Tech Companies & States Rally Against the FCC’s Abandonment of Net Neutrality: Mozilla v. FCC

December 21, 2018

In 2015, the Obama Administration’s FCC passed the Open Internet Order which promoted net neutrality by imposing regulations on broadband internet providers. Now, in a lengthy brief of counter-arguments filed on October 11, 2018, the Trump Administration’s FCC claimed that they never had the legal authority to enact such an order. What happened?

Net neutrality represents the principle that all web pages on the internet should be treated equally, rather than giving broadband providers the opportunity to set faster loading times and better service for certain pages. The Open Internet Order sought to codify net neutrality into a set of federal regulations by coming up with three main rules for internet broadband providers: (1) no blocking specific web pages, (2) no throttling (providers “shall not impair or degrade lawful internet traffic on the basis of internet content, application, or service”), and (3) no paid prioritization (providers shall not “directly or indirectly favor some traffic over other traffic”).

While the FCC promoted net neutrality three years ago, it is now defending itself in Mozilla v. FCC, a lawsuit that challenges the repeal of the Open Internet Order. The FCC Commissioners narrowly voted to overturn the Order in December of 2017. Mozilla Corp., along with other tech companies such as Vimeo, many internet advocacy groups, and 22 state attorney general’s filed this suit in response. The plaintiffs allege that the FCC’s decision was “arbitrary, capricious, and an abuse of discretion,” among many other things. The “arbitrary” allegation is in part based on the bureaucratic mess of a public comment period that preceded the 2017 vote. There were approximately 22 million comments filed, at least 21 million of which were likely fake and posted by bots. There were at least 800,000 other comments filed by individual U.S. citizens or organizations, 99.7% of which voiced concern over repealing the Order and stated their support for net neutrality. Despite this public backlash, the FCC continued with their repeal, which Mozilla et. al believes was an arbitrary and capricious decision.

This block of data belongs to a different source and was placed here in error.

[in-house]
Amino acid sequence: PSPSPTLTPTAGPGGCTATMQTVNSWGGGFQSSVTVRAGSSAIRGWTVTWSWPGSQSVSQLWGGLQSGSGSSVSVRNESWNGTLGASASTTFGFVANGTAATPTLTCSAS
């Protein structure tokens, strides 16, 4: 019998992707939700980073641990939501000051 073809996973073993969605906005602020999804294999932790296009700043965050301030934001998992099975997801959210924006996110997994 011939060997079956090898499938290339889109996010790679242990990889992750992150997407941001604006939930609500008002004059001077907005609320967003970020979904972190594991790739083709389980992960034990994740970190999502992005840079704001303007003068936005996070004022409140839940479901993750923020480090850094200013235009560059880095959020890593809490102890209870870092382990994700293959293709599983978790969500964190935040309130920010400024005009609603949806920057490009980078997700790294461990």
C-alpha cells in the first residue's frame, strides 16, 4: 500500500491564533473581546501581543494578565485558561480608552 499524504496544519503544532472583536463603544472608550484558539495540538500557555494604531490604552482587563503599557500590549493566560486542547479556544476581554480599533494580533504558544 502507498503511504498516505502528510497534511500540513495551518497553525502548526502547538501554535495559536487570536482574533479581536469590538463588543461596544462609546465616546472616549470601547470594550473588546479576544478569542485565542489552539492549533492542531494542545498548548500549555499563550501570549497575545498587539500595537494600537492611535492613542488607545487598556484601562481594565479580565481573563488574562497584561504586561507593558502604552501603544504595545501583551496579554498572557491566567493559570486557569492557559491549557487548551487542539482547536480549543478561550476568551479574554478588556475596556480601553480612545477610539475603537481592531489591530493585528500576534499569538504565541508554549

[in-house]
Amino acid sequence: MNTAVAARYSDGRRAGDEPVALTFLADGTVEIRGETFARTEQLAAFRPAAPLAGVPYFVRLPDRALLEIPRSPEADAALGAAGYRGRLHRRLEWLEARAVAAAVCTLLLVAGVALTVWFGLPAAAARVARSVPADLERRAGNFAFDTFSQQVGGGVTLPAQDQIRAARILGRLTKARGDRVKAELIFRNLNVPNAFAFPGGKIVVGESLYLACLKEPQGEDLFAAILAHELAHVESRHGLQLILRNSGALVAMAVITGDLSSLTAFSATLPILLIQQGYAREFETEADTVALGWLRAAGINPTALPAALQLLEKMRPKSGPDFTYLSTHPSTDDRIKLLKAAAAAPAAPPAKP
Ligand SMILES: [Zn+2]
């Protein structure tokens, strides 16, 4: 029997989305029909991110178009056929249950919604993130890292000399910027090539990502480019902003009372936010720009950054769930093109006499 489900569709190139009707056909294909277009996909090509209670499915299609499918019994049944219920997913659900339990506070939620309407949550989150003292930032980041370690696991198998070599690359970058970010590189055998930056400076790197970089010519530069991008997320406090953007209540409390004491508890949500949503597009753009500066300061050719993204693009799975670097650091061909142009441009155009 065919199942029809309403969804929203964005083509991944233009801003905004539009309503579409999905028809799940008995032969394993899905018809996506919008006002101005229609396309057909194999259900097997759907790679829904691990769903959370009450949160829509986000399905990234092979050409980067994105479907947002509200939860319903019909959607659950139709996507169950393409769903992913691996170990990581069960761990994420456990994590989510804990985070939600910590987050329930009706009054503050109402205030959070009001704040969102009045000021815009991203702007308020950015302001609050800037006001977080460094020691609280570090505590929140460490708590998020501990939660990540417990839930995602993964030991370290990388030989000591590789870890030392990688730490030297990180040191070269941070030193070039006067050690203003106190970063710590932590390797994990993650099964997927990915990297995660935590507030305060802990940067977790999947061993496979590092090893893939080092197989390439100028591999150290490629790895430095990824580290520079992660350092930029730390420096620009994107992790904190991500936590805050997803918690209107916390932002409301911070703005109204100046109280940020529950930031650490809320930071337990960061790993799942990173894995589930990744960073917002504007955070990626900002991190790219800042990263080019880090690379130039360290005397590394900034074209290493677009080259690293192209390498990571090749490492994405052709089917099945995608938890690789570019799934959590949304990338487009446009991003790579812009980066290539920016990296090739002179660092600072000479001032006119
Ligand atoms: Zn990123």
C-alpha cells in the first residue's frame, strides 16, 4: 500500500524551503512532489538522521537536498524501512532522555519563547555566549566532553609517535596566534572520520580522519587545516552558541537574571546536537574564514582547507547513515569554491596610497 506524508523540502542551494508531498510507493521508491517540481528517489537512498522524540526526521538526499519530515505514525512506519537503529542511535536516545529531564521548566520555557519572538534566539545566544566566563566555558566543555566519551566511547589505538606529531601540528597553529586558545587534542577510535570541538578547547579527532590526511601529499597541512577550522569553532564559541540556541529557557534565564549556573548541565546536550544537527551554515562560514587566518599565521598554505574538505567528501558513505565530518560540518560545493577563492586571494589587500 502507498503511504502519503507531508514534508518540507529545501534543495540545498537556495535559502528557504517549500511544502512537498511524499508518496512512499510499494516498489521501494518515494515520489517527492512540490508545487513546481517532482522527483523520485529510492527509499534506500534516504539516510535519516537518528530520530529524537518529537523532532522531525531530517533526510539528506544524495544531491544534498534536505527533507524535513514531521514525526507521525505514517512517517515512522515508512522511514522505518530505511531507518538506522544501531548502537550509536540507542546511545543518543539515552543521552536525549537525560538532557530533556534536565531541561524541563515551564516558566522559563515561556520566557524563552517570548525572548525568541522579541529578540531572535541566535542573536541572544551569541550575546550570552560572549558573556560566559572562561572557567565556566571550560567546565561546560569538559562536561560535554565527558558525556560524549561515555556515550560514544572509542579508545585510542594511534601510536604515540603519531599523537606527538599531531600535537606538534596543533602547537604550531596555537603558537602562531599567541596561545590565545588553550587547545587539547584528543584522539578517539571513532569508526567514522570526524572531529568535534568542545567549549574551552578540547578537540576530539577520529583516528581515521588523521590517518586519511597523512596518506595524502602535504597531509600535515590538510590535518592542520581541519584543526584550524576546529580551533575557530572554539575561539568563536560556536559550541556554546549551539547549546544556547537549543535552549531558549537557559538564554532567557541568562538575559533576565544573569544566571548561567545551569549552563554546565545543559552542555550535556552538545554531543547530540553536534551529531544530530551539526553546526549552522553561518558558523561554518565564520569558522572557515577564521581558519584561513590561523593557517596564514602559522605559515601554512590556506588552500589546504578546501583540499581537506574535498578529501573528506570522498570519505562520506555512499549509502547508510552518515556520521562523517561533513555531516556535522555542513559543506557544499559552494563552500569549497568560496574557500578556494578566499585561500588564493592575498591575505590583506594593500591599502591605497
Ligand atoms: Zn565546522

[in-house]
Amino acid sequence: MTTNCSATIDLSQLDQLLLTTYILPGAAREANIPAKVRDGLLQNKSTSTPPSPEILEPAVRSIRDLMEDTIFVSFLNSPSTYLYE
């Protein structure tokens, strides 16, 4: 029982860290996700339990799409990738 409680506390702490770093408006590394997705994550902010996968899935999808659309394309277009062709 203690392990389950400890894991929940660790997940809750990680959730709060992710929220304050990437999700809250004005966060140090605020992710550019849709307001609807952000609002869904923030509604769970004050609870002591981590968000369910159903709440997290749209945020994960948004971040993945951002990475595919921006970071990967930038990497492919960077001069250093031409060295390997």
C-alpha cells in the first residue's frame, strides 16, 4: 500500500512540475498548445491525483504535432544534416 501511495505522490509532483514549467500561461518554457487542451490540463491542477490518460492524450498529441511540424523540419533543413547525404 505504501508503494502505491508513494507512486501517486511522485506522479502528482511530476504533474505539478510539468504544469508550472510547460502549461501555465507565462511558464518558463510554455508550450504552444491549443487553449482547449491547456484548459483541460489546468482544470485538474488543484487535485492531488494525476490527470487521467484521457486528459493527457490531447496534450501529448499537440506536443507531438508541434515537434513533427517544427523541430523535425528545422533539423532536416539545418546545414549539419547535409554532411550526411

The FCC filed a response brief to Mozilla’s lawsuit on October 11, 2018. One of the agency’s arguments is that the internet is an “information service” rather than a “telecommunications service” under the Communications Act of 1934. The Act, which gives the FCC its Congressionally-approved authority, defines a telecommunications service as “the offering of telecommunications directly for a fee to the public,” and defines an information service as “the offering of a capability for generating, acquiring, storing, transforming, processing, retrieving, utilizing, or making available information via telecommunications.” The FCC claims that it does not have the power to put constraints on information services like the ones promulgated in the Open Internet Order. However, in 2015 the agency re-classified broadband providers as “common carrier services” rather than “information services,” and the Act prohibits “unjust or unreasonable discrimination” by common carriers.

Judge Kavanaugh (of recent Supreme Court infamy) dissented from the denial in a highly flawed and misinformed opinion.

According to a 2016 decision by the D.C. Circuit Court, the FCC correctly classified broadband providers as common carriers, meaning that they did in fact have the legal authority to promulgate net neutrality rules. USTA v. FCC was filed by a broadband provider in federal court, in hopes of overturning the 2015 rules. However, the D.C. Circuit judges upheld the FCC’s 2015 classifications and rules.

After USTA petitioned to have the case re-heard and was denied, Judge Kavanaugh (of recent Supreme Court infamy) dissented from the denial in a highly flawed and misinformed opinion. Kavanaugh, then sitting on the D.C. Circuit, misinterpreted legal issues such as the decision in Brand X, a major 2005 Supreme Court case, and the definition of a common carrier under the Communications Act. This shows that our newest Supreme Court justice is prepared to “take his ignorance unapologetically to the highest court in the land.” Hopefully he has read up on the issue since then, as the Supreme Court is sure to hear more cases involving internet regulation and administrative agencies in the next several years.

Since the FCC Commissioners voted to repeal net neutrality in December 2017, there have been a number of legal challenges, including a vote in the Senate to reinstate net neutrality and the California state government’s attempt to write its own net neutrality laws. Mozilla v. FCC is currently the only direct legal challenge to the FCC’s repeal. Hearings are scheduled to begin on February 1, 2019.